Florida Divorce: How Long Do I Have to be Married to Get Alimony?

1169459_money_or_mariage_3.jpgAlimony in Florida is based on a number of factors, including the length of the marriage. A party qualifies for alimony based on the length of the marriage, the need, and the other party’s ability to pay alimony.

The Florida legislature recently defined what a short-term marriage, moderate-term marriage and long-term marriage consist of in terms of years. This is helpful in determining which type of alimony may be awarded. In Florida, the length of the marriage is determined from the date of the marriage until the filing for the divorce.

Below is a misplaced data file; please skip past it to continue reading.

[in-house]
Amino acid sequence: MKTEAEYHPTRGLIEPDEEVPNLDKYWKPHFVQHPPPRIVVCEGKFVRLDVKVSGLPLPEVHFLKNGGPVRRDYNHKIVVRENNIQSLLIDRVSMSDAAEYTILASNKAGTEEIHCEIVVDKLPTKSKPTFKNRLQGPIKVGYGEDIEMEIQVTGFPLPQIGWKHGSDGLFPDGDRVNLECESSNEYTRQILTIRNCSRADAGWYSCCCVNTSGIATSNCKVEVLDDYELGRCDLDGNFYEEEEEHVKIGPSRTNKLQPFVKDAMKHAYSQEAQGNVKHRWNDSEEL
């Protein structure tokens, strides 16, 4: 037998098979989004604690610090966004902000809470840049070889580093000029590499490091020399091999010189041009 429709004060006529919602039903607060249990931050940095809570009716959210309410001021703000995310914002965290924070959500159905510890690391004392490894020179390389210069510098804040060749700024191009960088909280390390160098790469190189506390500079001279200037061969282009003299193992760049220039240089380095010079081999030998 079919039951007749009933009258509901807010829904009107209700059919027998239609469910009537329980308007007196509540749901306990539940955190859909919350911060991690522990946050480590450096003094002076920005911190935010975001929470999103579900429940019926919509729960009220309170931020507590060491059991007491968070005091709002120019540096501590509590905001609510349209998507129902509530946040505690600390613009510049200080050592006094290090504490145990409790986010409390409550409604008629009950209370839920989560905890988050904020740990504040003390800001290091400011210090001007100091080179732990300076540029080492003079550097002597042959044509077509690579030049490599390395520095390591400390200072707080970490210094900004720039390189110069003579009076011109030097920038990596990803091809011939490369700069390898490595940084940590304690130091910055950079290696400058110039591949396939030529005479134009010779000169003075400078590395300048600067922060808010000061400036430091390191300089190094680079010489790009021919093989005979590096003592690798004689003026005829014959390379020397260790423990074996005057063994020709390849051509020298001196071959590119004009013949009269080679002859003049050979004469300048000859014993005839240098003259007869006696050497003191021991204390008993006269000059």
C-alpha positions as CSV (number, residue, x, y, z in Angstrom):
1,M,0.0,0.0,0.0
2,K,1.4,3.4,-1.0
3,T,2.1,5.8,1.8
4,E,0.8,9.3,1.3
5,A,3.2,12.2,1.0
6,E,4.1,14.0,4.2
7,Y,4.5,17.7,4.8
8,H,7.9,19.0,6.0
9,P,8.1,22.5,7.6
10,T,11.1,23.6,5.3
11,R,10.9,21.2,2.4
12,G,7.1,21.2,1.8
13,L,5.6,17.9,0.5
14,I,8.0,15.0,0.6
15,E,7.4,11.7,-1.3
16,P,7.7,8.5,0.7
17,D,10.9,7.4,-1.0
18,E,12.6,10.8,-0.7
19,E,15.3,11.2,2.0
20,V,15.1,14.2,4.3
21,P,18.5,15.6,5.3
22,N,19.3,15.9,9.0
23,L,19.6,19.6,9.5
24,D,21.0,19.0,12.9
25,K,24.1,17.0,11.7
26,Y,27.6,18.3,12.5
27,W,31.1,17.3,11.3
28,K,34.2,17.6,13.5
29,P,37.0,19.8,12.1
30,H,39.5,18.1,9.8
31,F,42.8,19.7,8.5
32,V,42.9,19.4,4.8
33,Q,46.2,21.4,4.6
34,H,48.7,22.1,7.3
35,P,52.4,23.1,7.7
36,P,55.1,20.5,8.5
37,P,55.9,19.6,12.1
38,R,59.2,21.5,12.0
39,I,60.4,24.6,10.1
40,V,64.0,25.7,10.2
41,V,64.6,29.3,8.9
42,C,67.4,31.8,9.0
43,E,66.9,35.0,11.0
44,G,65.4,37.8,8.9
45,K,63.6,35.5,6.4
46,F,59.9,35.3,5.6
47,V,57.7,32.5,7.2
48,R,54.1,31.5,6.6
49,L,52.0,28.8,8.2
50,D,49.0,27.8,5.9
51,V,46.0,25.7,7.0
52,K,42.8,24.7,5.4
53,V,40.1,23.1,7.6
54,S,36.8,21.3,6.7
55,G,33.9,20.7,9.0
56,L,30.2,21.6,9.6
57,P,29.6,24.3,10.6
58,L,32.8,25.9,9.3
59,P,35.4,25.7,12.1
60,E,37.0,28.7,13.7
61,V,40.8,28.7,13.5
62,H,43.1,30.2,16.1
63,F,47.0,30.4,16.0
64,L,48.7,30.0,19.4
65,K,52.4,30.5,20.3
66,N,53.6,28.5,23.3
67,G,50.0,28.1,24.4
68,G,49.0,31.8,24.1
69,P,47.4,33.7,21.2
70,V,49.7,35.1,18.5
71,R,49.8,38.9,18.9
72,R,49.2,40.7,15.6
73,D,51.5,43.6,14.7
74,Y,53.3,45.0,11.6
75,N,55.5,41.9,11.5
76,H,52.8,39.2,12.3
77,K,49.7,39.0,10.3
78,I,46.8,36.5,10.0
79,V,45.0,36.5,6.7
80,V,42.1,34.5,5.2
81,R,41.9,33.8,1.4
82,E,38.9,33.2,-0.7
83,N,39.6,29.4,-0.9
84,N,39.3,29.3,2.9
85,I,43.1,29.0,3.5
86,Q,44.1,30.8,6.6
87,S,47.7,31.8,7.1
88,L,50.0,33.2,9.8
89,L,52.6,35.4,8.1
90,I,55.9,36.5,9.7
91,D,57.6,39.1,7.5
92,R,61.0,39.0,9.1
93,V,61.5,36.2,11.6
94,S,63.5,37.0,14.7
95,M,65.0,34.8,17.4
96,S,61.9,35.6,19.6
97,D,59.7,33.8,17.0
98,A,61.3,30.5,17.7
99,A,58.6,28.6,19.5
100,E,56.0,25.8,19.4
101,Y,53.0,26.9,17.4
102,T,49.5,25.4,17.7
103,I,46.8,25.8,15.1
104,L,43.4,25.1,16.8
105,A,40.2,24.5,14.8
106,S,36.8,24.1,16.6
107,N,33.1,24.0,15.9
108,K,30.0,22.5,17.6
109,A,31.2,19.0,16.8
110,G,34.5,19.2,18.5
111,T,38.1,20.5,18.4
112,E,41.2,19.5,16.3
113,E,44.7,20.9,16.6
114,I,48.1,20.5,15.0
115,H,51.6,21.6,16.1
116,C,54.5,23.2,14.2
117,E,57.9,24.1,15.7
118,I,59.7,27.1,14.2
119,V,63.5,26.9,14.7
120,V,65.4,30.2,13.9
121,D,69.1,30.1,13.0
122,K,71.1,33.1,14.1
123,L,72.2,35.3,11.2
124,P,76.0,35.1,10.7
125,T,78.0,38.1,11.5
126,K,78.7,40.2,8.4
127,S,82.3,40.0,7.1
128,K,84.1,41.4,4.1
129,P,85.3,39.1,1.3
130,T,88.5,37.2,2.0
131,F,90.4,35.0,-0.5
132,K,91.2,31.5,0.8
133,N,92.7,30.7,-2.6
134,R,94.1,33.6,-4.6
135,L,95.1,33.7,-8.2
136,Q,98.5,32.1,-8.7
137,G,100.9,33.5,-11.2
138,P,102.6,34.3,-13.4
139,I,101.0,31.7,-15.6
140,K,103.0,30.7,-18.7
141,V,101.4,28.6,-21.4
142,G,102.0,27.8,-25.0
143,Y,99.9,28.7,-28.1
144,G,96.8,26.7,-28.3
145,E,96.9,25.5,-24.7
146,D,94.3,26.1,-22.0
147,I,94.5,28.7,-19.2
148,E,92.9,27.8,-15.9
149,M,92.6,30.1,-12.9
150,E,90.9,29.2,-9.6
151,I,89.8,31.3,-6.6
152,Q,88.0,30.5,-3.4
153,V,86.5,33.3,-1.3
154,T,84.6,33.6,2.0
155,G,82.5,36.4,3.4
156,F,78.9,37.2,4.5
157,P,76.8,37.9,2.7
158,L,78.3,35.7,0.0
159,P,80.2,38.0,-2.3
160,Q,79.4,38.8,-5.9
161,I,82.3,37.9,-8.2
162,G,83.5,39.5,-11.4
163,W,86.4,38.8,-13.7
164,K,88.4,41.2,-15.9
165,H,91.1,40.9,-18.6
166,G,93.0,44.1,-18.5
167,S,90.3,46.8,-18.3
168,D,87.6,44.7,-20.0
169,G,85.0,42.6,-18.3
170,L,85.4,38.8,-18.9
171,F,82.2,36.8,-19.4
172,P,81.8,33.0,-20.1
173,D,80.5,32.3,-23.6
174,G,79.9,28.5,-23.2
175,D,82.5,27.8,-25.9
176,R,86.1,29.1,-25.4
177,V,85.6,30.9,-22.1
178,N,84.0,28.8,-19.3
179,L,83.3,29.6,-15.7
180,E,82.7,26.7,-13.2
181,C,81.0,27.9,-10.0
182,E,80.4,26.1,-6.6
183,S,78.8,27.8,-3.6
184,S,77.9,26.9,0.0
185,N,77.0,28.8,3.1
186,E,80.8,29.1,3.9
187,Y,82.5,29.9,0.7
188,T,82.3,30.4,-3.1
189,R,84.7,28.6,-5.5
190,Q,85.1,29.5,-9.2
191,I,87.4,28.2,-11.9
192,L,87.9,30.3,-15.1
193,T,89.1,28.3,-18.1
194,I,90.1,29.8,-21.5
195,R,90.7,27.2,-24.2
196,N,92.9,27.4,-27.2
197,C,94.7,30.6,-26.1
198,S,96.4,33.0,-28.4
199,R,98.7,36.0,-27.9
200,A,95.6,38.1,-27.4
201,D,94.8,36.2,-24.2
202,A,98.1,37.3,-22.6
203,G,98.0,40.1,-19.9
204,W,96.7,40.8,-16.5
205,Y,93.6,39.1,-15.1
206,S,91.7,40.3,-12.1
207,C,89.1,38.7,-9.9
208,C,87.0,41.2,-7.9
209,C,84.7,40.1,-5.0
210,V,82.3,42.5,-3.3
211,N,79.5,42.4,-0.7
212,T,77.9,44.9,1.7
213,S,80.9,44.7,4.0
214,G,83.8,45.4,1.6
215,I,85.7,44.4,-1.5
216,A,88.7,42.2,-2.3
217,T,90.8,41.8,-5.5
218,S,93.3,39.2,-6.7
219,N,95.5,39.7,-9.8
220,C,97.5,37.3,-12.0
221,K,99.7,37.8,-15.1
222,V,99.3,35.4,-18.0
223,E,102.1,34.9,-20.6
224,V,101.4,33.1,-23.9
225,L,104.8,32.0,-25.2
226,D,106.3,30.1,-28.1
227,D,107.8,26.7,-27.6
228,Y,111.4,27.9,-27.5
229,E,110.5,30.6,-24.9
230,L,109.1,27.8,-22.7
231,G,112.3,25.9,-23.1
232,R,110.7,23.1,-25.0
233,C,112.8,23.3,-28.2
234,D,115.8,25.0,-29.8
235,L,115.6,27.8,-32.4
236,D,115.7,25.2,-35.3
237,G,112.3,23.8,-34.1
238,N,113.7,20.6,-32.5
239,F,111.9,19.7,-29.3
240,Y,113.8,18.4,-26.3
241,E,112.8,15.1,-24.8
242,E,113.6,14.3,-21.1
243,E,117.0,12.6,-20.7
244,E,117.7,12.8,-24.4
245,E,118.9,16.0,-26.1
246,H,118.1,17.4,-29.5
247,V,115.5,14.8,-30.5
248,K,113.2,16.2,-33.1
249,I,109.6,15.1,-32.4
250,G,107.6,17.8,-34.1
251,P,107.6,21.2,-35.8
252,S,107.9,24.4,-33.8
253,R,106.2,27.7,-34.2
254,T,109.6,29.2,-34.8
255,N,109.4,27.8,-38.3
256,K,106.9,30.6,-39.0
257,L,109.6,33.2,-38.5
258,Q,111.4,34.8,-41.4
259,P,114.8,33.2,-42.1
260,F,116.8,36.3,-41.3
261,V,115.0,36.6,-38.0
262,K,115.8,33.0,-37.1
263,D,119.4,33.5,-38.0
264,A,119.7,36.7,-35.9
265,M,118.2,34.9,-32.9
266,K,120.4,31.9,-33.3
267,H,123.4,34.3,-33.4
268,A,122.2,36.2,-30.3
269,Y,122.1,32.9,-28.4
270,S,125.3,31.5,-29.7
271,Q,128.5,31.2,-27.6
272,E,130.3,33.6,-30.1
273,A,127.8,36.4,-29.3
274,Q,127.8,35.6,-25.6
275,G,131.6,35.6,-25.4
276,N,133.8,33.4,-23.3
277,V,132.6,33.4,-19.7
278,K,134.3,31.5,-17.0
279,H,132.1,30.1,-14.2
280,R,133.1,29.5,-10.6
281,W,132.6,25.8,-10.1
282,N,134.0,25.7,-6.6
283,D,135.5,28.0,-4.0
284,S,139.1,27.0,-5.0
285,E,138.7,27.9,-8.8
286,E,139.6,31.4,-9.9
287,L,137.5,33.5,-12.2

According to Florida Statute 61.08(4), the Florida legislature has defined the length of marriage, which is a rebuttable (i.e. arguable) presumption, as follows:

1. Short–Term Marriage is a marriage duration of less than 7 years;
2. Moderate-Term Marriage is one having a duration of more than 7 years and less than 17 years;
3. Long-Term Marriage is of a duration of 17 years or more.

You should speak with a Florida divorce lawyer to better understand your rights and options in a Florida divorce.